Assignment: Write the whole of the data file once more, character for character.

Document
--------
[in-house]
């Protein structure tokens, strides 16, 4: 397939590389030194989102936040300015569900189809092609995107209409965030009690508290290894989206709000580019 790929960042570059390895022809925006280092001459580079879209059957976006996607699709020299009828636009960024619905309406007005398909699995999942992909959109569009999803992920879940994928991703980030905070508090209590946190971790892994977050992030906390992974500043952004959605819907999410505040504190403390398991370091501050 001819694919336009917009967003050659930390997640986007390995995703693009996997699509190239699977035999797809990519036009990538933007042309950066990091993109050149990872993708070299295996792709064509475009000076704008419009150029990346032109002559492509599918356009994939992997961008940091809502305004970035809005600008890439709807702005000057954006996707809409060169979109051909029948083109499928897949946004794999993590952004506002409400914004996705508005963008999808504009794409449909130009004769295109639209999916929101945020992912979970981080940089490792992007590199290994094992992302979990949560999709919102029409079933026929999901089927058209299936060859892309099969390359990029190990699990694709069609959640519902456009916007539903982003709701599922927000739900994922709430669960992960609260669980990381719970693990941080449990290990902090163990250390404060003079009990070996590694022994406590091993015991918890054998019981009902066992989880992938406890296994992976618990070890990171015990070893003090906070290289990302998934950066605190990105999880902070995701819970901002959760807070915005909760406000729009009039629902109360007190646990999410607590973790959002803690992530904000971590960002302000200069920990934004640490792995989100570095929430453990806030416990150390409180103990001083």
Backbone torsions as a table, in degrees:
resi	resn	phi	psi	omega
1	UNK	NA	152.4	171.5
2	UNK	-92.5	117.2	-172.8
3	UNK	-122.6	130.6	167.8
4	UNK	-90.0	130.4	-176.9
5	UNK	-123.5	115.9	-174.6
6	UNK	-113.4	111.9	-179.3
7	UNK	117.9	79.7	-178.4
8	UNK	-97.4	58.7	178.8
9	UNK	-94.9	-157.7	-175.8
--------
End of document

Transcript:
[in-house]
């Protein structure tokens, strides 16, 4: 397939590389030194989102936040300015569900189809092609995107209409965030009690508290290894989206709000580019 790929960042570059390895022809925006280092001459580079879209059957976006996607699709020299009828636009960024619905309406007005398909699995999942992909959109569009999803992920879940994928991703980030905070508090209590946190971790892994977050992030906390992974500043952004959605819907999410505040504190403390398991370091501050 001819694919336009917009967003050659930390997640986007390995995703693009996997699509190239699977035999797809990519036009990538933007042309950066990091993109050149990872993708070299295996792709064509475009000076704008419009150029990346032109002559492509599918356009994939992997961008940091809502305004970035809005600008890439709807702005000057954006996707809409060169979109051909029948083109499928897949946004794999993590952004506002409400914004996705508005963008999808504009794409449909130009004769295109639209999916929101945020992912979970981080940089490792992007590199290994094992992302979990949560999709919102029409079933026929999901089927058209299936060859892309099969390359990029190990699990694709069609959640519902456009916007539903982003709701599922927000739900994922709430669960992960609260669980990381719970693990941080449990290990902090163990250390404060003079009990070996590694022994406590091993015991918890054998019981009902066992989880992938406890296994992976618990070890990171015990070893003090906070290289990302998934950066605190990105999880902070995701819970901002959760807070915005909760406000729009009039629902109360007190646990999410607590973790959002803690992530904000971590960002302000200069920990934004640490792995989100570095929430453990806030416990150390409180103990001083």
Backbone torsions as a table, in degrees:
resi	resn	phi	psi	omega
1	UNK	NA	152.4	171.5
2	UNK	-92.5	117.2	-172.8
3	UNK	-122.6	130.6	167.8
4	UNK	-90.0	130.4	-176.9
5	UNK	-123.5	115.9	-174.6
6	UNK	-113.4	111.9	-179.3
7	UNK	117.9	79.7	-178.4
8	UNK	-97.4	58.7	178.8
9	UNK	-94.9	-157.7	-175.8